the phenomenon of a popular trend attracting even greater popularity
"in periods of high merger activity there is a bandwagon effect with more and more firms seeking to engage in takeover activity"; "polls are accused of creating a bandwagon effect to benefit their candidate"
the observation that people often do or believe what they think many other people do.
Origin: bandwagon + effect
The bandwagon effect is a well documented form of groupthink in behavioral science and has many applications. The general rule is that conduct or beliefs spread among people, as fads and trends clearly do, with "the probability of any individual adopting it increasing with the proportion who have already done so". As more people come to believe in something, others also "hop on the bandwagon" regardless of the underlying evidence. The tendency to follow the actions or beliefs of others can occur because individuals directly prefer to conform, or because individuals derive information from others. Both explanations have been used for evidence of conformity in psychological experiments. For example, social pressure has been used to explain Asch's conformity experiments, and information has been used to explain Sherif's autokinetic experiment.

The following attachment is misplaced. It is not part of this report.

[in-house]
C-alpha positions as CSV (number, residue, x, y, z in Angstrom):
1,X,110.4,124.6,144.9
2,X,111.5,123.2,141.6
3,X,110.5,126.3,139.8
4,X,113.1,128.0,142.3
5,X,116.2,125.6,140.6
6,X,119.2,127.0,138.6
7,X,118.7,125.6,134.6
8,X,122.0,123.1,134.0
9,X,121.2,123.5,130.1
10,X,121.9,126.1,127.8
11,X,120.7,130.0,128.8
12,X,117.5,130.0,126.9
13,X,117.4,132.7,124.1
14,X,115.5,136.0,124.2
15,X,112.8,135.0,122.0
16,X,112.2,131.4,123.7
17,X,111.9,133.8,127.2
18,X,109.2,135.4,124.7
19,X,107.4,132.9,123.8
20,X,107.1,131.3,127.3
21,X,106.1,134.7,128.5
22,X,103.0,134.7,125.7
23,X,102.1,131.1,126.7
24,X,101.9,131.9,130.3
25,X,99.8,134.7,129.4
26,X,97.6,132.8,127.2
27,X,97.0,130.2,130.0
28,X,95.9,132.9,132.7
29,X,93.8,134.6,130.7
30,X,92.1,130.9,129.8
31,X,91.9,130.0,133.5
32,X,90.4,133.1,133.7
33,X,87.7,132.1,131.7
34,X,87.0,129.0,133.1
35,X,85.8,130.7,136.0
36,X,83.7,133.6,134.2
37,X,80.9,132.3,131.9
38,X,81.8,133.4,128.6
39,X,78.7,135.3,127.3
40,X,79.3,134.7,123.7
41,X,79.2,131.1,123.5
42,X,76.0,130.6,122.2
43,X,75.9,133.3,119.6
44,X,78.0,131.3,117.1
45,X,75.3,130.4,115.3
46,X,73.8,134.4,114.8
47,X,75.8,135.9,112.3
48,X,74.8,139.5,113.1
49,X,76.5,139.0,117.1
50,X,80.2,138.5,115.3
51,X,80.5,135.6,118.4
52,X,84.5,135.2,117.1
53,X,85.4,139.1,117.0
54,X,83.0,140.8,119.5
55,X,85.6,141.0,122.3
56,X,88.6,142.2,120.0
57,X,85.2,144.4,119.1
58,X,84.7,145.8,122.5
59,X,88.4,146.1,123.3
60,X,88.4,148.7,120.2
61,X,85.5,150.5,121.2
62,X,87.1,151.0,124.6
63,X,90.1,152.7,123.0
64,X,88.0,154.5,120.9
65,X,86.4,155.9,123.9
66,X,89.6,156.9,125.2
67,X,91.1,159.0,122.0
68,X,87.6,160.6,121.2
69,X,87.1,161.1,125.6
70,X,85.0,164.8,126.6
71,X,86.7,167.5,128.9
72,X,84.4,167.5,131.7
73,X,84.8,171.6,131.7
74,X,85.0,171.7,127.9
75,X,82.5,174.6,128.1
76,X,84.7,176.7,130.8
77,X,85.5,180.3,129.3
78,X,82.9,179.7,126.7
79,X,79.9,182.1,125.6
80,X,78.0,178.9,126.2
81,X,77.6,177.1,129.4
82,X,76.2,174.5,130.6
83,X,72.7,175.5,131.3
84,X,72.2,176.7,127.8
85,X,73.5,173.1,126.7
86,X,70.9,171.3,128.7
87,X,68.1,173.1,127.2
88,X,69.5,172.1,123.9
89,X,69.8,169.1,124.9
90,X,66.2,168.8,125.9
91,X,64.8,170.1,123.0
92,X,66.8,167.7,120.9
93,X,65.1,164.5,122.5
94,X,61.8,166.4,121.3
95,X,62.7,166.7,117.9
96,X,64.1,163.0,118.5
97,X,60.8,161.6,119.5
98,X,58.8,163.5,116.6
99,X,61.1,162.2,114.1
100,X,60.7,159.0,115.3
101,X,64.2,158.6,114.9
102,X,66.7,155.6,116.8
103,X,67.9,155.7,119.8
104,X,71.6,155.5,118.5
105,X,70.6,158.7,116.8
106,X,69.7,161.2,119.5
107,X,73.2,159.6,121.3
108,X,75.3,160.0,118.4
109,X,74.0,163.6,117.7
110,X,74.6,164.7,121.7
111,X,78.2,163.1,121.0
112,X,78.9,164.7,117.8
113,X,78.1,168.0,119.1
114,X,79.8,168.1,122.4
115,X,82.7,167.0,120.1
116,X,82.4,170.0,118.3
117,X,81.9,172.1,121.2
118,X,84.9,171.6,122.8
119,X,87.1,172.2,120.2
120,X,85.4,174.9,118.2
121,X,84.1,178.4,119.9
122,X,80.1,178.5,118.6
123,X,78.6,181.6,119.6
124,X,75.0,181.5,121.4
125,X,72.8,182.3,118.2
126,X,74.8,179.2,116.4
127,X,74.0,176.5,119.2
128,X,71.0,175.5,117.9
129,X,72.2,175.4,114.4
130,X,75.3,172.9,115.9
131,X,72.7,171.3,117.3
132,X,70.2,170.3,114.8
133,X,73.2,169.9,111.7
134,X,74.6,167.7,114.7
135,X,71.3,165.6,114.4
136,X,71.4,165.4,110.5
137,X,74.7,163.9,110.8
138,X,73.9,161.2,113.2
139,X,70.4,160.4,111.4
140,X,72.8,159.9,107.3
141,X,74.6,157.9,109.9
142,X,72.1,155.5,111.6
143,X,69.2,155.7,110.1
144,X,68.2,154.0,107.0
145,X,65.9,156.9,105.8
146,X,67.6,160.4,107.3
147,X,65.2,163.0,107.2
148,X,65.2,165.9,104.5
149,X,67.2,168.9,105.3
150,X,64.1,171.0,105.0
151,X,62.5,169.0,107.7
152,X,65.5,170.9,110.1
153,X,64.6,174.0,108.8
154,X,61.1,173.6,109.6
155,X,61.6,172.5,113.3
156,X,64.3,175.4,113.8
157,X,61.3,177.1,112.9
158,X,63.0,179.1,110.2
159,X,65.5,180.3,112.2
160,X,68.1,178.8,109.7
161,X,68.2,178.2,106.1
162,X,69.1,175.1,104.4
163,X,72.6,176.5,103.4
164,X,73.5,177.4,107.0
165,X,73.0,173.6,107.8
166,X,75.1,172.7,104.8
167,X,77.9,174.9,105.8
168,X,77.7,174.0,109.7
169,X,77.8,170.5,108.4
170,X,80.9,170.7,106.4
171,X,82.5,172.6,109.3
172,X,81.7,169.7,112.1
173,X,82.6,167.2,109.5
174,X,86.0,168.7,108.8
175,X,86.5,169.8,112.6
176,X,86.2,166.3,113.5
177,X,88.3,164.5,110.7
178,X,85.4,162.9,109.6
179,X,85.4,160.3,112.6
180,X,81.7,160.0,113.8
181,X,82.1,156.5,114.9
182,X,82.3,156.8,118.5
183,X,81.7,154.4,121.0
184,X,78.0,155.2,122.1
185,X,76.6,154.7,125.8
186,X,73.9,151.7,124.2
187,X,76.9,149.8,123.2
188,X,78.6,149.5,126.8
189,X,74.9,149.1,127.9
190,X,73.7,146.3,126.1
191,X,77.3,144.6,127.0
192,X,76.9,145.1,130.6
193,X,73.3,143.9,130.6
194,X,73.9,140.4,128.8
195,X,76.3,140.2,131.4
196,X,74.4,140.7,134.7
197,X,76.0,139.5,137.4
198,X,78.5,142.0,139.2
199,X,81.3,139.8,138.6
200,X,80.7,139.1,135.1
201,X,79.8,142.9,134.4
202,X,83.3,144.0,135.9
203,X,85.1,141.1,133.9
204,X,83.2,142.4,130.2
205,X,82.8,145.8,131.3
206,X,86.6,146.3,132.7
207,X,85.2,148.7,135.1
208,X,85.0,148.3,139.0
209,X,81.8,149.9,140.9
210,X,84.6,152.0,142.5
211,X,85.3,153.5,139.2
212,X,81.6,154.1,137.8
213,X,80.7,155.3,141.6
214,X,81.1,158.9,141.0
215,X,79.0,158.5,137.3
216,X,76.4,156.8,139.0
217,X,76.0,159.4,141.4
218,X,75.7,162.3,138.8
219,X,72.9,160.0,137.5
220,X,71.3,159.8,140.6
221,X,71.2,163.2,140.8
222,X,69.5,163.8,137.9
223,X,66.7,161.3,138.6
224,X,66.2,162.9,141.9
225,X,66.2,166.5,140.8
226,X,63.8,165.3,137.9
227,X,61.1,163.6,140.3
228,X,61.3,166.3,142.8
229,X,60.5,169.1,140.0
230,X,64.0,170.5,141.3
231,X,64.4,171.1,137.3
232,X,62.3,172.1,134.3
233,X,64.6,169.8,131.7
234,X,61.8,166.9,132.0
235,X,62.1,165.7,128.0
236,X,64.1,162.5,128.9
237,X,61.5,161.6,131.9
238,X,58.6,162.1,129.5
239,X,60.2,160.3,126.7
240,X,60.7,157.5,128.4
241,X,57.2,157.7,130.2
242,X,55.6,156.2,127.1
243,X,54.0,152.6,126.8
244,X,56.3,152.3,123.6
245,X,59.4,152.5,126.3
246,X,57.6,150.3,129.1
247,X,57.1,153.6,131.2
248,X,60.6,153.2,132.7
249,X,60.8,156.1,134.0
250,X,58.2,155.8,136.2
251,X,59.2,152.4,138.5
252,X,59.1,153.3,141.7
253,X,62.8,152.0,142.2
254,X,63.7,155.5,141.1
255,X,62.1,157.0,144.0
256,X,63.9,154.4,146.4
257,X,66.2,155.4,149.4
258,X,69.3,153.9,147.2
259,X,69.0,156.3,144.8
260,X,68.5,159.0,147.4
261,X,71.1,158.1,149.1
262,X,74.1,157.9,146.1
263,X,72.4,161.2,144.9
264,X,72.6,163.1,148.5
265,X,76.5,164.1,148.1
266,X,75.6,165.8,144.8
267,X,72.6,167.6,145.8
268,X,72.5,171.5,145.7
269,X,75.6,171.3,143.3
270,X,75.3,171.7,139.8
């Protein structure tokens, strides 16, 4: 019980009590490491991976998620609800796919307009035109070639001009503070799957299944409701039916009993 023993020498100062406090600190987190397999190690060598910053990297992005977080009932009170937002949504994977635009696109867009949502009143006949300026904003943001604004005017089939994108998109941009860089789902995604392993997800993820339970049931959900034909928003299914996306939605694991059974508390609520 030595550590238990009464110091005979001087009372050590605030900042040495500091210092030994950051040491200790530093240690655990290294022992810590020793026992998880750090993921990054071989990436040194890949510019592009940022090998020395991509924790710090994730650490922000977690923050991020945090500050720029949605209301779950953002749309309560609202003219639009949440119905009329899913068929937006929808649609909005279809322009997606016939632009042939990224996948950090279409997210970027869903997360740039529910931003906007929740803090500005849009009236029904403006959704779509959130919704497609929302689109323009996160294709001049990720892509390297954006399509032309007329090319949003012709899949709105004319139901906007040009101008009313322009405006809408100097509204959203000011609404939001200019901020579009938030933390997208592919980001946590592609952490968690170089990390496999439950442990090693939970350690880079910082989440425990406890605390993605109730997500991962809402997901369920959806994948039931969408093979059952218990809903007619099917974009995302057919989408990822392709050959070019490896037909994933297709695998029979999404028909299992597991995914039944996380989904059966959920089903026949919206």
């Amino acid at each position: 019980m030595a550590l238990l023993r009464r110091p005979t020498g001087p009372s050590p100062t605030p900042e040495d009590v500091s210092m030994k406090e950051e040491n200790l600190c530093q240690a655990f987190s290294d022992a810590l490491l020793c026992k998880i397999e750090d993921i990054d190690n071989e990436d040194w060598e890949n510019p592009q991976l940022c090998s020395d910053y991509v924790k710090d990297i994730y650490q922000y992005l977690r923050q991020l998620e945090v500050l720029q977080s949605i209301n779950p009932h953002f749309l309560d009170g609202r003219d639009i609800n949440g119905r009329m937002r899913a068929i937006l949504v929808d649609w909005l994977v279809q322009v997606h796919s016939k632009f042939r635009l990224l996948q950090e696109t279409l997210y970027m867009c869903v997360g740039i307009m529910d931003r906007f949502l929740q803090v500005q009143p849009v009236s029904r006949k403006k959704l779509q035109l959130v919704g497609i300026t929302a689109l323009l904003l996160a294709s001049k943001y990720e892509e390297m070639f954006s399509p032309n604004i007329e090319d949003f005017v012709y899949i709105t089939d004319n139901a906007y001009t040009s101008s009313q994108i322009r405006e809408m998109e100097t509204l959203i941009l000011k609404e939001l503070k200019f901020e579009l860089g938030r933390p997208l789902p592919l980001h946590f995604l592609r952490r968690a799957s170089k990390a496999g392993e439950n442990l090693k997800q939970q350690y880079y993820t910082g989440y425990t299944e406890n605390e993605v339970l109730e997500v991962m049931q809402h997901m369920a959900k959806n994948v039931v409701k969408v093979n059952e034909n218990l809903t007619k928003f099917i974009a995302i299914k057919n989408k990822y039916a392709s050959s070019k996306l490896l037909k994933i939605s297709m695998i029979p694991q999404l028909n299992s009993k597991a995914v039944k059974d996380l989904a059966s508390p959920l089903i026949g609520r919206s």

The numerical value of bandwagon effect in Chaldean Numerology is: 4
The numerical value of bandwagon effect in Pythagorean Numerology is: 9
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"bandwagon effect." Definitions.net. STANDS4 LLC, 2017. Web. 18 Nov. 2017. <http://www.definitions.net/definition/bandwagon effect>.